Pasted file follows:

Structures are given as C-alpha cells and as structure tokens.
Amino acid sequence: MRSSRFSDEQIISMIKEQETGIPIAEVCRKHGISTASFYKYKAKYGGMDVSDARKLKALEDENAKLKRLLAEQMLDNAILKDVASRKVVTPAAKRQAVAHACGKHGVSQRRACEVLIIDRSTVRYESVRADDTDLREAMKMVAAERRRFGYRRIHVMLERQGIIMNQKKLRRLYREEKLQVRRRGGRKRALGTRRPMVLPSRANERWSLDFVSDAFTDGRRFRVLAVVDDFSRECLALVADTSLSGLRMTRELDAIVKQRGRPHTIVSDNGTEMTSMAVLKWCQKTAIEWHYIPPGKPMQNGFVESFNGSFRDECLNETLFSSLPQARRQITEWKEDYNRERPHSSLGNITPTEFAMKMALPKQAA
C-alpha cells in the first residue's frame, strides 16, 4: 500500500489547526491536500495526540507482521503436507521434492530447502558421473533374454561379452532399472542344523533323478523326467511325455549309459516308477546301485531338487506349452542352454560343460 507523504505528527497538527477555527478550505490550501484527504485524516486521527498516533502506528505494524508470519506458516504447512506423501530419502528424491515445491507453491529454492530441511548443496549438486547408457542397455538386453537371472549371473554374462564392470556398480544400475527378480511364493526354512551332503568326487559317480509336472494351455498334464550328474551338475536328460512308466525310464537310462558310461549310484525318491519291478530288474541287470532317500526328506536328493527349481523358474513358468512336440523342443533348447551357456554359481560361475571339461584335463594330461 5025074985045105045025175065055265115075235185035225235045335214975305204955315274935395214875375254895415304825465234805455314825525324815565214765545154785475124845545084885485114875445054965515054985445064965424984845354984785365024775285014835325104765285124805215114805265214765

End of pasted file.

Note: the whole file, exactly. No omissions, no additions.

Structures are given as C-alpha cells and as structure tokens.
Amino acid sequence: MRSSRFSDEQIISMIKEQETGIPIAEVCRKHGISTASFYKYKAKYGGMDVSDARKLKALEDENAKLKRLLAEQMLDNAILKDVASRKVVTPAAKRQAVAHACGKHGVSQRRACEVLIIDRSTVRYESVRADDTDLREAMKMVAAERRRFGYRRIHVMLERQGIIMNQKKLRRLYREEKLQVRRRGGRKRALGTRRPMVLPSRANERWSLDFVSDAFTDGRRFRVLAVVDDFSRECLALVADTSLSGLRMTRELDAIVKQRGRPHTIVSDNGTEMTSMAVLKWCQKTAIEWHYIPPGKPMQNGFVESFNGSFRDECLNETLFSSLPQARRQITEWKEDYNRERPHSSLGNITPTEFAMKMALPKQAA
C-alpha cells in the first residue's frame, strides 16, 4: 500500500489547526491536500495526540507482521503436507521434492530447502558421473533374454561379452532399472542344523533323478523326467511325455549309459516308477546301485531338487506349452542352454560343460 507523504505528527497538527477555527478550505490550501484527504485524516486521527498516533502506528505494524508470519506458516504447512506423501530419502528424491515445491507453491529454492530441511548443496549438486547408457542397455538386453537371472549371473554374462564392470556398480544400475527378480511364493526354512551332503568326487559317480509336472494351455498334464550328474551338475536328460512308466525310464537310462558310461549310484525318491519291478530288474541287470532317500526328506536328493527349481523358474513358468512336440523342443533348447551357456554359481560361475571339461584335463594330461 5025074985045105045025175065055265115075235185035225235045335214975305204955315274935395214875375254895415304825465234805455314825525324815565214765545154785475124845545084885485114875445054965515054985445064965424984845354984785365024775285014835325104765285124805215114805265214765